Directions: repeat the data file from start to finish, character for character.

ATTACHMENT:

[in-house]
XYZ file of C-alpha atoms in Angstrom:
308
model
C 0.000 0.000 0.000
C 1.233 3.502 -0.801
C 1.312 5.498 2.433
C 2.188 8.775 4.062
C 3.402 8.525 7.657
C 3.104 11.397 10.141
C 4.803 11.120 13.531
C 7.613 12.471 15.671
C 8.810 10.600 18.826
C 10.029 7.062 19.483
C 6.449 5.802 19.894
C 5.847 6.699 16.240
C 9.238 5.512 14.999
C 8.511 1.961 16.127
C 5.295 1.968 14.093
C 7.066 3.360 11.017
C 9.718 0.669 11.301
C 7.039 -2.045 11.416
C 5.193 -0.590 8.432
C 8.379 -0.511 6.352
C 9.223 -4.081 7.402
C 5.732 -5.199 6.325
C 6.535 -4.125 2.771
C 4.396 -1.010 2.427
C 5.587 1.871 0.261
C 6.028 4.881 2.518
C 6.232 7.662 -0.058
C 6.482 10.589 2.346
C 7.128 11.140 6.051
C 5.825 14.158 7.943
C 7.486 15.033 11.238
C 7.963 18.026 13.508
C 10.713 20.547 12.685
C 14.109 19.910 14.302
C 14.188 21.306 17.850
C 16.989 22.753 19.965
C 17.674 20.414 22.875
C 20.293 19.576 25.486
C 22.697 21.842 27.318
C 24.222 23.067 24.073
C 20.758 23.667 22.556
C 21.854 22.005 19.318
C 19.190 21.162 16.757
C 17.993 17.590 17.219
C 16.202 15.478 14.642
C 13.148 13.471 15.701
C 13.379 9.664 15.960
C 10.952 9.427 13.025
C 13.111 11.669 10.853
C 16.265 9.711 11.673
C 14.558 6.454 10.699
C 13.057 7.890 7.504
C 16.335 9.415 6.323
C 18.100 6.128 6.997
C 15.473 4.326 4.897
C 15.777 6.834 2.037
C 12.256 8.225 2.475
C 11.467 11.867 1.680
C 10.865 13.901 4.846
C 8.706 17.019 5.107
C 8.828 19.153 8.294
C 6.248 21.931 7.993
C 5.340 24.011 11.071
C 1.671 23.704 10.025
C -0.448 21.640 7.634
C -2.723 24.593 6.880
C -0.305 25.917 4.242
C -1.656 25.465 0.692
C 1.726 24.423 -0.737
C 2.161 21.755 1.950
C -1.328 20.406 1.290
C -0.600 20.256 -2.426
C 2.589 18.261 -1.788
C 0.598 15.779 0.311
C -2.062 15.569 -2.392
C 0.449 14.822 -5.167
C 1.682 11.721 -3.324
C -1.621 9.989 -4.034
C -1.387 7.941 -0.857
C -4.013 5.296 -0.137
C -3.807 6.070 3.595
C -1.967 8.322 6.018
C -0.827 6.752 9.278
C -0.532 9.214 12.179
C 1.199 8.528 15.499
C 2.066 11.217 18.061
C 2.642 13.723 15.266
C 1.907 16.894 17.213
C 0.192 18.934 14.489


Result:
[in-house]
XYZ file of C-alpha atoms in Angstrom:
308
model
C 0.000 0.000 0.000
C 1.233 3.502 -0.801
C 1.312 5.498 2.433
C 2.188 8.775 4.062
C 3.402 8.525 7.657
C 3.104 11.397 10.141
C 4.803 11.120 13.531
C 7.613 12.471 15.671
C 8.810 10.600 18.826
C 10.029 7.062 19.483
C 6.449 5.802 19.894
C 5.847 6.699 16.240
C 9.238 5.512 14.999
C 8.511 1.961 16.127
C 5.295 1.968 14.093
C 7.066 3.360 11.017
C 9.718 0.669 11.301
C 7.039 -2.045 11.416
C 5.193 -0.590 8.432
C 8.379 -0.511 6.352
C 9.223 -4.081 7.402
C 5.732 -5.199 6.325
C 6.535 -4.125 2.771
C 4.396 -1.010 2.427
C 5.587 1.871 0.261
C 6.028 4.881 2.518
C 6.232 7.662 -0.058
C 6.482 10.589 2.346
C 7.128 11.140 6.051
C 5.825 14.158 7.943
C 7.486 15.033 11.238
C 7.963 18.026 13.508
C 10.713 20.547 12.685
C 14.109 19.910 14.302
C 14.188 21.306 17.850
C 16.989 22.753 19.965
C 17.674 20.414 22.875
C 20.293 19.576 25.486
C 22.697 21.842 27.318
C 24.222 23.067 24.073
C 20.758 23.667 22.556
C 21.854 22.005 19.318
C 19.190 21.162 16.757
C 17.993 17.590 17.219
C 16.202 15.478 14.642
C 13.148 13.471 15.701
C 13.379 9.664 15.960
C 10.952 9.427 13.025
C 13.111 11.669 10.853
C 16.265 9.711 11.673
C 14.558 6.454 10.699
C 13.057 7.890 7.504
C 16.335 9.415 6.323
C 18.100 6.128 6.997
C 15.473 4.326 4.897
C 15.777 6.834 2.037
C 12.256 8.225 2.475
C 11.467 11.867 1.680
C 10.865 13.901 4.846
C 8.706 17.019 5.107
C 8.828 19.153 8.294
C 6.248 21.931 7.993
C 5.340 24.011 11.071
C 1.671 23.704 10.025
C -0.448 21.640 7.634
C -2.723 24.593 6.880
C -0.305 25.917 4.242
C -1.656 25.465 0.692
C 1.726 24.423 -0.737
C 2.161 21.755 1.950
C -1.328 20.406 1.290
C -0.600 20.256 -2.426
C 2.589 18.261 -1.788
C 0.598 15.779 0.311
C -2.062 15.569 -2.392
C 0.449 14.822 -5.167
C 1.682 11.721 -3.324
C -1.621 9.989 -4.034
C -1.387 7.941 -0.857
C -4.013 5.296 -0.137
C -3.807 6.070 3.595
C -1.967 8.322 6.018
C -0.827 6.752 9.278
C -0.532 9.214 12.179
C 1.199 8.528 15.499
C 2.066 11.217 18.061
C 2.642 13.723 15.266
C 1.907 16.894 17.213
C 0.192 18.934 14.489